Some of the cleaning techniques you learned from your mother and grandmother are timeless. You really can never have enough tea towels on hand. There are, however, some cleaning tips that have been handed down through generations that just don’t do the trick these days. Read on to find out which cleaning techniques are considered outdated and useless today.
1. Using hairspray to get rid of static
Your grandmother probably taught you this one, but using hairspray to rid your drapes of static just doesn’t work. “It’s sticky and will leave your fabric feeling tacky,” says Director of the Cleaning Lab at the Good Housekeeping Institute, Carolyn Forte.
Next: This shouldn’t go in your toilet
2. Cleaning your toilet with a magic eraser
Magic erasers are great, but they’re not a fix-all cleaning tool. According to Bright Side, while these sponges can clean most stains, they aren’t made for removing rust and limescale in the toilet. “Better leave [toilet cleaning] to the special detergents — they exist for a reason.”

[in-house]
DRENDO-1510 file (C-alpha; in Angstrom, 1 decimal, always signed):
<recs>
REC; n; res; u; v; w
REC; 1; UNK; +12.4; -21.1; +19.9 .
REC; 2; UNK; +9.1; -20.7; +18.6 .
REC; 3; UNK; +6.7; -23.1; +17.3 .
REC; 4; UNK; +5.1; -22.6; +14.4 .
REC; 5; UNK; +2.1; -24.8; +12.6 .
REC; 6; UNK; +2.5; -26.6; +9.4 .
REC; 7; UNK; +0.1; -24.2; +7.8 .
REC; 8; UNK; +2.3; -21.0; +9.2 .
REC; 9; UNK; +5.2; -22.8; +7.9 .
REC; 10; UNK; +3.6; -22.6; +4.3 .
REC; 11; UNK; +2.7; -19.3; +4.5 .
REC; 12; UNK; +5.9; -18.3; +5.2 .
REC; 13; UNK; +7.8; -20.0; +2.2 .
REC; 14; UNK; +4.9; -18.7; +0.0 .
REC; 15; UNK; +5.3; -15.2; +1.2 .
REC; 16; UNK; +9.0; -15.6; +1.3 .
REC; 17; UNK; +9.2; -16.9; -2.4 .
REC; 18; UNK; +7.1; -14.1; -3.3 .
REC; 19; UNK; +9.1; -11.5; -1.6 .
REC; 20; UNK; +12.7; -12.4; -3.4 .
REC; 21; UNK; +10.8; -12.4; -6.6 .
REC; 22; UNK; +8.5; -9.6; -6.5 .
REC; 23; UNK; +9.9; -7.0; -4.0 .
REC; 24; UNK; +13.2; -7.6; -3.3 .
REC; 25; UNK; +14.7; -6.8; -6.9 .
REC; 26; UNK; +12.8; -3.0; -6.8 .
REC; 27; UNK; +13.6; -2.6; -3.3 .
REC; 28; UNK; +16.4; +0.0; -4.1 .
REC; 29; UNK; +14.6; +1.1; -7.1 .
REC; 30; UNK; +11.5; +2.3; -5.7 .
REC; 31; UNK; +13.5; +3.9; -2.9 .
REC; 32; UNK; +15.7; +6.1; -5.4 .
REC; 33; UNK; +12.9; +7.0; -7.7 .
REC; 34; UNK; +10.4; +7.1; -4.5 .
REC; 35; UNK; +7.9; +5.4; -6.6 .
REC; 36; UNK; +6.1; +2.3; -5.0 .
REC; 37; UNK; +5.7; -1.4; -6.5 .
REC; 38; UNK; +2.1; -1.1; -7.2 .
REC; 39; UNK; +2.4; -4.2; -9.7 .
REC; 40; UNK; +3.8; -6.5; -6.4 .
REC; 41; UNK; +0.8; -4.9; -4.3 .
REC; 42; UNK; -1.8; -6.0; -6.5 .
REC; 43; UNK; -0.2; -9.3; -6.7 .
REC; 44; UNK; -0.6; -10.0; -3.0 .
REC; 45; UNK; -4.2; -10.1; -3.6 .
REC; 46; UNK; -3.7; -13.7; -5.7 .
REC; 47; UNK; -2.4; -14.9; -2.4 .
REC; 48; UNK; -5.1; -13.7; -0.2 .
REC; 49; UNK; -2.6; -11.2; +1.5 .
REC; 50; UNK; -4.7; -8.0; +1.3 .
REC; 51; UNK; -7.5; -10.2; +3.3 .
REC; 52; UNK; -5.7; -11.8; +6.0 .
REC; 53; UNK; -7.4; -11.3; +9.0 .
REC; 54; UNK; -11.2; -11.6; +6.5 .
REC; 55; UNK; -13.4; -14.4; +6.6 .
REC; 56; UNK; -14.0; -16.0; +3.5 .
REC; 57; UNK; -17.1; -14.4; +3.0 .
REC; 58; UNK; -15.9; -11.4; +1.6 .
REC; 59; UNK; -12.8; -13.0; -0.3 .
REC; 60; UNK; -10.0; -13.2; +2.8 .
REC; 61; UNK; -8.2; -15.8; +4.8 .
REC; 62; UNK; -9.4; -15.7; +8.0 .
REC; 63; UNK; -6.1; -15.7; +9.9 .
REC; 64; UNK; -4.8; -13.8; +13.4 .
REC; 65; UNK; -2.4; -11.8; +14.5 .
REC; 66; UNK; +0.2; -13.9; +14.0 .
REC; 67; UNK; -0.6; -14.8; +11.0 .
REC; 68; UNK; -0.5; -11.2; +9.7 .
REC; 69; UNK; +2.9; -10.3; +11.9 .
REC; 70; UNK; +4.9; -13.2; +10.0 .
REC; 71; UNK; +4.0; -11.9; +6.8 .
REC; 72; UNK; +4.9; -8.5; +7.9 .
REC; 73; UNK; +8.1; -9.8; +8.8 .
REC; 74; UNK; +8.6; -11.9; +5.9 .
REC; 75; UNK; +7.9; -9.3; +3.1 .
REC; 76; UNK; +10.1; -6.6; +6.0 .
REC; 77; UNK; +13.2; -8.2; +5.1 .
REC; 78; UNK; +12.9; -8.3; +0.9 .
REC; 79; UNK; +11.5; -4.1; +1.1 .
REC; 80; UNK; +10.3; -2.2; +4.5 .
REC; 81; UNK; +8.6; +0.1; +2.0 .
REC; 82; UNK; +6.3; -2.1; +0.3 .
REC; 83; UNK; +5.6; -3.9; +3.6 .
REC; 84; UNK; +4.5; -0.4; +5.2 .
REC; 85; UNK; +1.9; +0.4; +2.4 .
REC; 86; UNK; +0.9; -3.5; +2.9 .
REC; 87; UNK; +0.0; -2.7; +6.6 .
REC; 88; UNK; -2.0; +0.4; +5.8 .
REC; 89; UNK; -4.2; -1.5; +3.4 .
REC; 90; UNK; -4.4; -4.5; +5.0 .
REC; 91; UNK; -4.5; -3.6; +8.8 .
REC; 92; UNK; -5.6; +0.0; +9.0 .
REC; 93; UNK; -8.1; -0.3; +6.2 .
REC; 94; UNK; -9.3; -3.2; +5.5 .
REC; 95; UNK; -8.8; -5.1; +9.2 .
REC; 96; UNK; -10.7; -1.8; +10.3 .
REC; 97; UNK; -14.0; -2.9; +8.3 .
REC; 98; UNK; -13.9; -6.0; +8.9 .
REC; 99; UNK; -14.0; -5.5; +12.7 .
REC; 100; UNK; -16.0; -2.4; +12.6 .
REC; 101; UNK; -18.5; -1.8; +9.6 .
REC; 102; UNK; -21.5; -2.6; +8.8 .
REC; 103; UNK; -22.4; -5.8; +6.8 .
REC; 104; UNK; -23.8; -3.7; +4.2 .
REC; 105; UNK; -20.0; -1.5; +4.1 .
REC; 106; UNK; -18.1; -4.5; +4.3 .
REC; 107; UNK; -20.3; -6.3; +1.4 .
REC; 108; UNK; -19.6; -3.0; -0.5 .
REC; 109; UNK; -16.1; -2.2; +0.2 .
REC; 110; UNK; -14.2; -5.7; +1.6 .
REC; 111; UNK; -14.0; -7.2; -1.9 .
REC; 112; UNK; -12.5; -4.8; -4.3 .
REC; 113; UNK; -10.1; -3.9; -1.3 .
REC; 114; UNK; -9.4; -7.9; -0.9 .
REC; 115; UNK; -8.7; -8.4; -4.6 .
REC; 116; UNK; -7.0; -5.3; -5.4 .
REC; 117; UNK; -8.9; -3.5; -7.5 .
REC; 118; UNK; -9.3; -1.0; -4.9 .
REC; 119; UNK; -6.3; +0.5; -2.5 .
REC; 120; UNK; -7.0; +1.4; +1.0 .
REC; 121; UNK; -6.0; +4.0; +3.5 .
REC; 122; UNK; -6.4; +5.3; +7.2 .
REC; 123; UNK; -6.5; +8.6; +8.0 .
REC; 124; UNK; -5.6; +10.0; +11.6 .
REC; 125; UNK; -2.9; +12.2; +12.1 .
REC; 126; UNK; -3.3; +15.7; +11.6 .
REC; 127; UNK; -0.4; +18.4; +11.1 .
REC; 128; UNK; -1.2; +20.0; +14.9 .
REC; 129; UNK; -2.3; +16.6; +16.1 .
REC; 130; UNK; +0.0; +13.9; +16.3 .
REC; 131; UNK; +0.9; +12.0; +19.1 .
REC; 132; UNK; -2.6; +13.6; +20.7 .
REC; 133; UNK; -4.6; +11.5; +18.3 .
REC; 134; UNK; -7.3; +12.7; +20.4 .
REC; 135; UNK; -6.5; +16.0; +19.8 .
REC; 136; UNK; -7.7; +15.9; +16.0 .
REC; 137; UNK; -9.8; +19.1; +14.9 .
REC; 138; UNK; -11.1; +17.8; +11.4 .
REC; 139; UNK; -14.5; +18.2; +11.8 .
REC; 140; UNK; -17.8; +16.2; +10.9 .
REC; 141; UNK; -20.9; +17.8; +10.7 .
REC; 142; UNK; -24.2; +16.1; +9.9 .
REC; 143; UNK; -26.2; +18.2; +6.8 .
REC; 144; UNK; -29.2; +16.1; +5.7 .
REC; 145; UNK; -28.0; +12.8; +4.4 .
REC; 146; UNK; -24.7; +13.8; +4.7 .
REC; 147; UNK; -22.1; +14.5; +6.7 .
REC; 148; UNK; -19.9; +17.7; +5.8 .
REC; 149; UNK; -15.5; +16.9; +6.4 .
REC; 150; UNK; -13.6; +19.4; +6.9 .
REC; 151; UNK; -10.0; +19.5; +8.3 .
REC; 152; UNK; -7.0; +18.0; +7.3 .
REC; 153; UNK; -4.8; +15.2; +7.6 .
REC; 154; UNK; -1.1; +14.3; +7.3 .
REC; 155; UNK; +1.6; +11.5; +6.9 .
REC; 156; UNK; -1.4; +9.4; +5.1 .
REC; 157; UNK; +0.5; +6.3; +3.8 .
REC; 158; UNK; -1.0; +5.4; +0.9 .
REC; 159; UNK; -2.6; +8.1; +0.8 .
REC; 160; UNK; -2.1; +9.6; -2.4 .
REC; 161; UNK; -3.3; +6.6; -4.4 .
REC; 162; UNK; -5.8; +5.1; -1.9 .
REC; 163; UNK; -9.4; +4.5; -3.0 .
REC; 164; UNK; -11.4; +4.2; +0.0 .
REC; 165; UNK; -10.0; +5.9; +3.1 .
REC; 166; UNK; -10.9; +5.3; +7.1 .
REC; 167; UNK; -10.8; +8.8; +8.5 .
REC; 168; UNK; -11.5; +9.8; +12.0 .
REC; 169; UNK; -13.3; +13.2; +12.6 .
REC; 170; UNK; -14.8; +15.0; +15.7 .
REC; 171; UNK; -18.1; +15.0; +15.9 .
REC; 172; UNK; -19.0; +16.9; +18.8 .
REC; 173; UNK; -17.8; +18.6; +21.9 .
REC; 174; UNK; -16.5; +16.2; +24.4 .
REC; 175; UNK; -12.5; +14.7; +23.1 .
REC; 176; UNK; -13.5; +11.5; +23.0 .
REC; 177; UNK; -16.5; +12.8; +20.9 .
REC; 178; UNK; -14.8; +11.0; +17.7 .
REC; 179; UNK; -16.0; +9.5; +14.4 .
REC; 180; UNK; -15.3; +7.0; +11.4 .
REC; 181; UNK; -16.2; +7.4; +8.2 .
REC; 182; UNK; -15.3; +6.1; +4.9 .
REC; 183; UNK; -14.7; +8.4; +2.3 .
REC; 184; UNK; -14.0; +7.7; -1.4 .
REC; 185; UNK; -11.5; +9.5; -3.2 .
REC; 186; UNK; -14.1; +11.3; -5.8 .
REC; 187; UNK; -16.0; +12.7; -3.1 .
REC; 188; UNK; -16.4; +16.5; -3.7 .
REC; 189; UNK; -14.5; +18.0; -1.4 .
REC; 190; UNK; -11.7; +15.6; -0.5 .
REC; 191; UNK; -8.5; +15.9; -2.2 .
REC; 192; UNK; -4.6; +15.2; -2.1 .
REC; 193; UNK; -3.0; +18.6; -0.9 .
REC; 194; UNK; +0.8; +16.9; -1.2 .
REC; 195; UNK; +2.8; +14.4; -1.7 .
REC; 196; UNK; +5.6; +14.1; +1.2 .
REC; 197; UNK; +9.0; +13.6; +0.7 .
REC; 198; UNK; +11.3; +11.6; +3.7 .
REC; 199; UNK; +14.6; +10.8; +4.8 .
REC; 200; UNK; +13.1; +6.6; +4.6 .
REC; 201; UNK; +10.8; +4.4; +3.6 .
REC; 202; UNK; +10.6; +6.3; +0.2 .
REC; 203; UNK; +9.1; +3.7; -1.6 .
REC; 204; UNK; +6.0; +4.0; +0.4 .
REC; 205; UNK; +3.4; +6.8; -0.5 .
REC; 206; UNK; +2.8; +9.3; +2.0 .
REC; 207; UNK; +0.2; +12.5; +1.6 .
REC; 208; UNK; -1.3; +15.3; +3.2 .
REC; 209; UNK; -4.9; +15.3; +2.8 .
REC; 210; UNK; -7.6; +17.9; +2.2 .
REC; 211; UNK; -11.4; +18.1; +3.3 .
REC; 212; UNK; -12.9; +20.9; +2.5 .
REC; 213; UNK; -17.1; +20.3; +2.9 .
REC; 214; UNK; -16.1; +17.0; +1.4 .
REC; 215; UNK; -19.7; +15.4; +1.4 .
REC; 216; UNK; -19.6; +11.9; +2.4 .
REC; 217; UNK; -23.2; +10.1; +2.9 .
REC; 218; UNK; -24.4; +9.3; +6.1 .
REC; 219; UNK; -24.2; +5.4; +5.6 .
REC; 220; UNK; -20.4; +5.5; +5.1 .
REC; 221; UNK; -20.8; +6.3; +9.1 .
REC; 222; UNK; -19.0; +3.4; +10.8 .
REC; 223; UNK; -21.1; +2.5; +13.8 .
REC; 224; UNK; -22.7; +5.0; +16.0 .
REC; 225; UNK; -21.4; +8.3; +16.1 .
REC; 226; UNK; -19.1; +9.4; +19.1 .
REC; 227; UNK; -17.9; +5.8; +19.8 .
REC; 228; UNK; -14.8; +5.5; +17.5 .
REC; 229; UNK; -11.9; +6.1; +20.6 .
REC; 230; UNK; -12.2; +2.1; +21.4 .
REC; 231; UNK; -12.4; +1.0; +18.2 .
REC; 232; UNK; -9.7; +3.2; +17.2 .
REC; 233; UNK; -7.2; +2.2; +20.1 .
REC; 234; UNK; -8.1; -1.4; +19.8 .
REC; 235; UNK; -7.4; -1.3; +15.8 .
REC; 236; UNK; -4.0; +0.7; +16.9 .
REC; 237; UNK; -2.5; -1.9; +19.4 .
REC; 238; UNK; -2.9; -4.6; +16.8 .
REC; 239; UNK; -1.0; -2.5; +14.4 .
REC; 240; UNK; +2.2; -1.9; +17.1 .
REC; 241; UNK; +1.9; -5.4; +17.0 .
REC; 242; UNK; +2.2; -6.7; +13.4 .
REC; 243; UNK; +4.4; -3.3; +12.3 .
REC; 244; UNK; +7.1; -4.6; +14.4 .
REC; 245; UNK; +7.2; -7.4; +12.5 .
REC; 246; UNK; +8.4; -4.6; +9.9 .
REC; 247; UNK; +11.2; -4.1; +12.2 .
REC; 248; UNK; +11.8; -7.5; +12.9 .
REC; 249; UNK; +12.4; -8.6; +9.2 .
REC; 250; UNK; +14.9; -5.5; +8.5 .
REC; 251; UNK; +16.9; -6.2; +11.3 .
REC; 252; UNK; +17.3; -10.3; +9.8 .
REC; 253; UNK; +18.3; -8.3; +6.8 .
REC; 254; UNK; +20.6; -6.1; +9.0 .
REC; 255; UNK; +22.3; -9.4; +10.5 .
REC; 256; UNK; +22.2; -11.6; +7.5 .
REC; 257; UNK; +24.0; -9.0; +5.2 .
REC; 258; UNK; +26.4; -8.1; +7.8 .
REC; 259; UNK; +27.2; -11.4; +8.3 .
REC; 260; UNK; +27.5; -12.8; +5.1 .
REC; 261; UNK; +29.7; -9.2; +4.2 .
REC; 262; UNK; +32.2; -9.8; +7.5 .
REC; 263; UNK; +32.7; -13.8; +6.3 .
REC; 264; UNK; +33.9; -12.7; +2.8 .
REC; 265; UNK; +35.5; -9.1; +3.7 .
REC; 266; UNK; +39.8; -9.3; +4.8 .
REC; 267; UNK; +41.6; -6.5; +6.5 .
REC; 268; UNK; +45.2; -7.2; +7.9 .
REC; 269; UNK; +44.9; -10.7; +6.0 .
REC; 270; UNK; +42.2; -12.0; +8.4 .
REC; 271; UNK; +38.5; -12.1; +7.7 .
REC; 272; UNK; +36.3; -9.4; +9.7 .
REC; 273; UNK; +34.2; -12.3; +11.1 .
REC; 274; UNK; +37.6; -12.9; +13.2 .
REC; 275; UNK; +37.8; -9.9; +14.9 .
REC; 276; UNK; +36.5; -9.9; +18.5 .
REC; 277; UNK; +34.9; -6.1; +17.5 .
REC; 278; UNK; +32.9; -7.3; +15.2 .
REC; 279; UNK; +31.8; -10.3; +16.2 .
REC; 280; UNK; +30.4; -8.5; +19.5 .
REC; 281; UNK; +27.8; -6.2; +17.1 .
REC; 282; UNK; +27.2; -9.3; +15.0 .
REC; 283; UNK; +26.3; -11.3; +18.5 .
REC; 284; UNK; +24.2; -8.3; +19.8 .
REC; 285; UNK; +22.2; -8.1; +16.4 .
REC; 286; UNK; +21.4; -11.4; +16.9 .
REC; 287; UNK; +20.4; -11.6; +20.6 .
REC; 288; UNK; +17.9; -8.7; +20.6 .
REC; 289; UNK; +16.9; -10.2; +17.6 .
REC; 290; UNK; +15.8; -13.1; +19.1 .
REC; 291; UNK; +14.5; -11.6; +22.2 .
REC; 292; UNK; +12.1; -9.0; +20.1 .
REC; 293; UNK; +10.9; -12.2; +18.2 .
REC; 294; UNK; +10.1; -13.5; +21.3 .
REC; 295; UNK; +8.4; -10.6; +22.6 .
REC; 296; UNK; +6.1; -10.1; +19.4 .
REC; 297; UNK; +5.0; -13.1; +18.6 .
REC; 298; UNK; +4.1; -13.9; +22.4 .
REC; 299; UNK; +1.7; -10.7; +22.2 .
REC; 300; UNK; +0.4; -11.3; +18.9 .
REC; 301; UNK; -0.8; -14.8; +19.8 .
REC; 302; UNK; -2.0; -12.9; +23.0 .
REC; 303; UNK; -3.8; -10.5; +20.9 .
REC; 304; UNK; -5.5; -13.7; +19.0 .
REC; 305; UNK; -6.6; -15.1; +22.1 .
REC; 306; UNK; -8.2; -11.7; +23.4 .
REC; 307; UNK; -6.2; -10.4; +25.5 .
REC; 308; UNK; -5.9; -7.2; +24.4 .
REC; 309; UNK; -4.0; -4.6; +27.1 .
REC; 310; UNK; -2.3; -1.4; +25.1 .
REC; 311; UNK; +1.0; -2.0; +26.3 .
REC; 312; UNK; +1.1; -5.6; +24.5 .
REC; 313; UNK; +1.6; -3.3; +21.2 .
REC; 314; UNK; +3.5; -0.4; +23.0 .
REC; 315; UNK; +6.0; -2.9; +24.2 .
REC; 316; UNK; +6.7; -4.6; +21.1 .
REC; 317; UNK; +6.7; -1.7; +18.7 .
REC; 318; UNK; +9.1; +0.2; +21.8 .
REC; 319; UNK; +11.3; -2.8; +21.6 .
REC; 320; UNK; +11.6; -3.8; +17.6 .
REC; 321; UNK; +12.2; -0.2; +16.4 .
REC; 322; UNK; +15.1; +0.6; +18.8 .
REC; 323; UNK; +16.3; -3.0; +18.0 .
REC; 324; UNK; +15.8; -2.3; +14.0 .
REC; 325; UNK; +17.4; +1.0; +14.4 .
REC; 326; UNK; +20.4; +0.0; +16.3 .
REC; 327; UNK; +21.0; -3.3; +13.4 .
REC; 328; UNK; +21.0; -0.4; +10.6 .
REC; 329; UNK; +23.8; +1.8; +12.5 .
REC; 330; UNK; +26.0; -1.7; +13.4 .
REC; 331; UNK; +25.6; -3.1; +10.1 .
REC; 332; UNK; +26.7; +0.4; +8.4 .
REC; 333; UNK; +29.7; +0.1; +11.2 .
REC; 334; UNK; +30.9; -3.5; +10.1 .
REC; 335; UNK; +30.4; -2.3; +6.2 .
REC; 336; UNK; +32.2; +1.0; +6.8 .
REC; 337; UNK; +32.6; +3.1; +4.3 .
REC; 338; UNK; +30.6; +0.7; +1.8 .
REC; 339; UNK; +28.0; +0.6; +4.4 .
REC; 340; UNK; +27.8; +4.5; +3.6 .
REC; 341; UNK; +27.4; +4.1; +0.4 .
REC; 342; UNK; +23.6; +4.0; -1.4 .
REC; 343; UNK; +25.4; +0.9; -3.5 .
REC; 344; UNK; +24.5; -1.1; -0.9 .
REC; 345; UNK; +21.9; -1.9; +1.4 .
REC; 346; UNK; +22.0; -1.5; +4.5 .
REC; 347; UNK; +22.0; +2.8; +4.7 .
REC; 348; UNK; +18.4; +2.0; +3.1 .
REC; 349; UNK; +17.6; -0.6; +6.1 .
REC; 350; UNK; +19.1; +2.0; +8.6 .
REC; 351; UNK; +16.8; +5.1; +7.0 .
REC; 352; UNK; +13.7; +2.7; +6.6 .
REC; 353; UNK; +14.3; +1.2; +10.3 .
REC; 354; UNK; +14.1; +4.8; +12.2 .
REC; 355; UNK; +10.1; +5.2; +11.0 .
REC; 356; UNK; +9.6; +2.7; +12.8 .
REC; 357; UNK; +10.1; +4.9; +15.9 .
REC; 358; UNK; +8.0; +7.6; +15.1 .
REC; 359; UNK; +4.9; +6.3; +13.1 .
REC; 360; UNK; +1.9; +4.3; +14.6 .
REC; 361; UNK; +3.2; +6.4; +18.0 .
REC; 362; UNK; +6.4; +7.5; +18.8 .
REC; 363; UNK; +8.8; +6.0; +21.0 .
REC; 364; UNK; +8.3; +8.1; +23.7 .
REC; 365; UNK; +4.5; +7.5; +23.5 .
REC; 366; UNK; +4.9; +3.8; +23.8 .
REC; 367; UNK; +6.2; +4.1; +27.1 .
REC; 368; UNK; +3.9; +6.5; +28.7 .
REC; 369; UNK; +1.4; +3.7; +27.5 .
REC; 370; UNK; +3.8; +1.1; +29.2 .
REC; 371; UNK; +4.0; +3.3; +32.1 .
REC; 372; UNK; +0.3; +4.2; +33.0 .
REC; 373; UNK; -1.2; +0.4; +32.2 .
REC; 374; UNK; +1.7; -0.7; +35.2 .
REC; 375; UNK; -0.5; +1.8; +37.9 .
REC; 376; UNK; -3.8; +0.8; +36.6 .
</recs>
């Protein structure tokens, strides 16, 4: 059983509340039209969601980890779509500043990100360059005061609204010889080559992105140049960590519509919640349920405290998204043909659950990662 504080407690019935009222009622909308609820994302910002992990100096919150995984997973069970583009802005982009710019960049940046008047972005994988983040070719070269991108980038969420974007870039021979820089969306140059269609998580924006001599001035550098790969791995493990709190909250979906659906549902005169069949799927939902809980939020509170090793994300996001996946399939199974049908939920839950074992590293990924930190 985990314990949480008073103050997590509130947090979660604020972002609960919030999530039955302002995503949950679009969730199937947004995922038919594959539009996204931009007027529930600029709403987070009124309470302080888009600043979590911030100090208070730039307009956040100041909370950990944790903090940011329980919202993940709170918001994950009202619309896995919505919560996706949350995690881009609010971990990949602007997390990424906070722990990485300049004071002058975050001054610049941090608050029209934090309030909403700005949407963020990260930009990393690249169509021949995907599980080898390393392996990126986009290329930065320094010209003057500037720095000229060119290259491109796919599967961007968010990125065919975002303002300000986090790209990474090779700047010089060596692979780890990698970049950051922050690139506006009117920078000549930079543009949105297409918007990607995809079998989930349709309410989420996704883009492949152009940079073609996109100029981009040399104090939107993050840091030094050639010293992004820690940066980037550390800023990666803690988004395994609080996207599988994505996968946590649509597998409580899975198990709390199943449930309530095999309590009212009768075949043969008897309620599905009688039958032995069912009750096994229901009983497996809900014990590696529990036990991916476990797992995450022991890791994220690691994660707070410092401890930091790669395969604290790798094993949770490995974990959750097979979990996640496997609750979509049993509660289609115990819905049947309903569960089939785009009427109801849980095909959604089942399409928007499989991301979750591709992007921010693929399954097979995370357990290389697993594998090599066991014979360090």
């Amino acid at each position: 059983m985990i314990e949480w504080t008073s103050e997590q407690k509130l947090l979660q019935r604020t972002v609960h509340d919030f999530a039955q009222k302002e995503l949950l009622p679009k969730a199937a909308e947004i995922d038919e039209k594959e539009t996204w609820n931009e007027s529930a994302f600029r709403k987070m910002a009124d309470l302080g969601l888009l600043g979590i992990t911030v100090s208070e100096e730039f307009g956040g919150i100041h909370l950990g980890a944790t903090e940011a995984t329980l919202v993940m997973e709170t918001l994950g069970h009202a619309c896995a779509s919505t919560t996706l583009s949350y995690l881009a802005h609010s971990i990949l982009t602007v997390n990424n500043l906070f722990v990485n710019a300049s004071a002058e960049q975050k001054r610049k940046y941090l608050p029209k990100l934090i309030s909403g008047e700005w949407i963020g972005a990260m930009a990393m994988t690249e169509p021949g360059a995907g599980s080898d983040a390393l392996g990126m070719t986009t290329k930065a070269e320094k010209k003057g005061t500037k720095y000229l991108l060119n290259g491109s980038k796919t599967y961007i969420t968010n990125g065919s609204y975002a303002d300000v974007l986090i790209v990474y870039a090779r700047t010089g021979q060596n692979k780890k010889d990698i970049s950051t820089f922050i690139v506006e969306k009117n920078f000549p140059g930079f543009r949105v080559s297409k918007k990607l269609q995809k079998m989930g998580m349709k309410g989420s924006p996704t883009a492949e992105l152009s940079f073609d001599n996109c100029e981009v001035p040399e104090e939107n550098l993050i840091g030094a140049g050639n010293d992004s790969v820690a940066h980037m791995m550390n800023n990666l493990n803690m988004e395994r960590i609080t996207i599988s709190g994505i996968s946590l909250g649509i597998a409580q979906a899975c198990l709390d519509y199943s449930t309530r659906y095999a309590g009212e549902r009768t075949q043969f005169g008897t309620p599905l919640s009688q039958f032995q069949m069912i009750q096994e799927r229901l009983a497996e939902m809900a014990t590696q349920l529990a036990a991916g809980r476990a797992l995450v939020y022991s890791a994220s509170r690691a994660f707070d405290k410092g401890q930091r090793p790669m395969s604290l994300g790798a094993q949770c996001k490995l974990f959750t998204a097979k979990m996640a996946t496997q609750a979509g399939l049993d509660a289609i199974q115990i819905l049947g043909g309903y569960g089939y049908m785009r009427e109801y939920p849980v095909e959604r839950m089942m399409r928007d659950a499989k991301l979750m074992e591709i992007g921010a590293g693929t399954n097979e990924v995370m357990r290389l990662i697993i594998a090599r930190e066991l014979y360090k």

Next: Why waste the toothpaste?
3. Cleaning silverware with toothpaste
If you’re in a pinch, you actually can clean your silverware with toothpaste, but it’s completely unnecessary on a regular basis. Toothpaste is more expensive than your average silverware polish and doesn’t do a better job by any means. At the end of the day, why waste the toothpaste?
Next: Another thing that doesn’t belong in your toilet
4. Pouring Coke into your toilet bowl
We’ve all seen the videos about how bad Coke is for us due to all the sugar and chemicals it’s filled with — these videos may even include pouring Coke down a toilet to demonstrate the soda’s cleaning capabilities. Coke may make your toilet’s porcelain look a little shinier, but it’s certainly not killing all the bacteria. Additionally, “a can of Coke costs roughly the same as a regular toilet cleaner — and you can use the latter multiple times,” says Bright Side.
Next: There’s a better way
5. Dusting ceiling fans with a pillowcase